Starting a music festival is all the rage in a host of U.S. cities. The New York Times reported earlier this month that more than 20 major festivals have started just this year alone — with the entertainment conglomerate Live Nation planning at least eight such events from Philadelphia to St. Paul.
Locally we’ve had one-day festivals, such as WMNF’s three-decade-old Tropical Heatwave, the Antiwarpt fest in St. Petersburg, and most recently, the Gasparilla Music Festival, which debuted this spring in Tampa’s Curtis Hixon Park to enthusiastic reviews.
Now St. Pete City Councilman Steve Kornell wants to transcend all of that, and create something along the lines of Austin’s South By Southwest Festival, which celebrated its 26th year this past March.
“I think it would be good for St. Petersburg,” the 46-year-old lawmaker recently told CL in a phone interview. “I’m certainly not a professional in the music industry, but I think I see the vision. I can bring some people to the table that maybe other folks haven’t been able to.”
Before CL spoke to Kornell we were warned that he might be reluctant to talk extensively about such an event. But that’s because the details are still, if not in their infancy, still far from finalized (he’s thinking along the lines of 2014), and he doesn’t want to sound like somebody shooting off his mouth without having thoroughly vetted it before presenting to the public.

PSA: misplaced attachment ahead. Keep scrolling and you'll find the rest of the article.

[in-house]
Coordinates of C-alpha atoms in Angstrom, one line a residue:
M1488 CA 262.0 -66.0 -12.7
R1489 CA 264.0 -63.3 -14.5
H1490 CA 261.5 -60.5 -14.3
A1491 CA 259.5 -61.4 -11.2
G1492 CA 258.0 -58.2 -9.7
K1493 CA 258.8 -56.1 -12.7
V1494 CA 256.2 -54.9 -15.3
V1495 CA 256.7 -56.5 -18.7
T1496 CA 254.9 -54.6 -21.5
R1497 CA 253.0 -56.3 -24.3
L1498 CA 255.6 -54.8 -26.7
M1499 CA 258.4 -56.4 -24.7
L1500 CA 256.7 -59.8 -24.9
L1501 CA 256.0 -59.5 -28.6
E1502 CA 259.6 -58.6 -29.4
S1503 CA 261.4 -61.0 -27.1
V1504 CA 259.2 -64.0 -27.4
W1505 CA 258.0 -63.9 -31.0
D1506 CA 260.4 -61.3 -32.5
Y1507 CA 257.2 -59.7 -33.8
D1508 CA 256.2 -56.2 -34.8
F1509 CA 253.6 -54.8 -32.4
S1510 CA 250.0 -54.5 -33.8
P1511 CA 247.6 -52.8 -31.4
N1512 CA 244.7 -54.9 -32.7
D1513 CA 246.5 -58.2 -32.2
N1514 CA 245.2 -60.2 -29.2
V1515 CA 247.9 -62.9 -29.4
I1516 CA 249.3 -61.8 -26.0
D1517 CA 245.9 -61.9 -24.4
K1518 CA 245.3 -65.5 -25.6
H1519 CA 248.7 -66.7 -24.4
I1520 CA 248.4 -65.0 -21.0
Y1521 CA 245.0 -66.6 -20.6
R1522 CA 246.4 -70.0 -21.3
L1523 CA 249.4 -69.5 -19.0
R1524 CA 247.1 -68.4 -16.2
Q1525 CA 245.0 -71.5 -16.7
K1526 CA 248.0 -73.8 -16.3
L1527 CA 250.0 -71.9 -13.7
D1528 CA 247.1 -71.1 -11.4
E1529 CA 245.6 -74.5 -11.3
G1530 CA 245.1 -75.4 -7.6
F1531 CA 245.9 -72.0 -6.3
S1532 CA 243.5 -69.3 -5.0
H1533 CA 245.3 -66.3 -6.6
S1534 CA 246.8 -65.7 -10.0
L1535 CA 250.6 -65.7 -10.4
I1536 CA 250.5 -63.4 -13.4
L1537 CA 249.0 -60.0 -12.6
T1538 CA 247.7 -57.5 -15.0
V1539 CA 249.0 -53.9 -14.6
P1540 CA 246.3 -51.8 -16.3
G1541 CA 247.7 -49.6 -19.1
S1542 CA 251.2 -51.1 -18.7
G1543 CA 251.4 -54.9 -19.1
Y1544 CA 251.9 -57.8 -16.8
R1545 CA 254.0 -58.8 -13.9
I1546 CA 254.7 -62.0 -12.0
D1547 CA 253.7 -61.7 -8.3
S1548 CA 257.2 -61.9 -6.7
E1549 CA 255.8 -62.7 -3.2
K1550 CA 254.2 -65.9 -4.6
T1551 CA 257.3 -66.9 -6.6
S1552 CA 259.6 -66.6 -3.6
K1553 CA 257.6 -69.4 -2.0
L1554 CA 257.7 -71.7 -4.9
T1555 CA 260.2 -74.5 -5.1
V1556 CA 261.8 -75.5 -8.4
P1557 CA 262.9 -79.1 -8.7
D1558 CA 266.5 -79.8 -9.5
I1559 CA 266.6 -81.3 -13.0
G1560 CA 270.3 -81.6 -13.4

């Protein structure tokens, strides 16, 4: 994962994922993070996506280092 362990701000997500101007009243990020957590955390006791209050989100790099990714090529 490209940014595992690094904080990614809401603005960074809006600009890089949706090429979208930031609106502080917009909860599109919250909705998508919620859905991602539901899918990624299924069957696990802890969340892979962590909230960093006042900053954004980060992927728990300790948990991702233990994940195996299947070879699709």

According to those who have been privy to the initial meetings, Kornell is seriously focused on having an event along the lines of the inaugural SXSW in 1987 — as a forum to feature local artists — and not the colossus it has evolved into, which in the past year had 16,000 registrants.
Kornell began talking up the idea last fall during his re-election campaign, telling the local St. Petersburg blog New Roots News that St. Pete could become the next Austin. “I don’t want people leaving. I want to have a scene like other cities have. We could have our own South by Southwest in St. Pete,” he told the website. He attended his first SXSW this year, and came away even more enthusiastic about the potential of recreating a Southeastern version.
WMNF’s JoEllen Schilke, long-time owner of the recently defunct Globe Coffee Lounge in St. Pete, is among the locals Kornell has consulted about the festival idea. She says the councilman believes such an event would be a positive way to bring recognition to the arts and music scene in his hometown.
While some have dismissed the idea as just so much hyperbole, Kornell has gotten busy.
Paul Wilborn, executive director of the Palladium Theatre in St. Pete, has been involved in creating festivals over the years. He says Kornell has taken his advice to create a formal structure, such as setting up as a 501(c)3 non-profit organization and creating a board to come up with a plan.
“I don’t think the world needs another SWSW, but I think that there’s something that’s going to come out of this that potentially is going to be unique. With Steve I’ve been really impressed. He came out with an idea and admitted that it was somewhat unformed but that he wanted to do something along those lines [of SXSW].”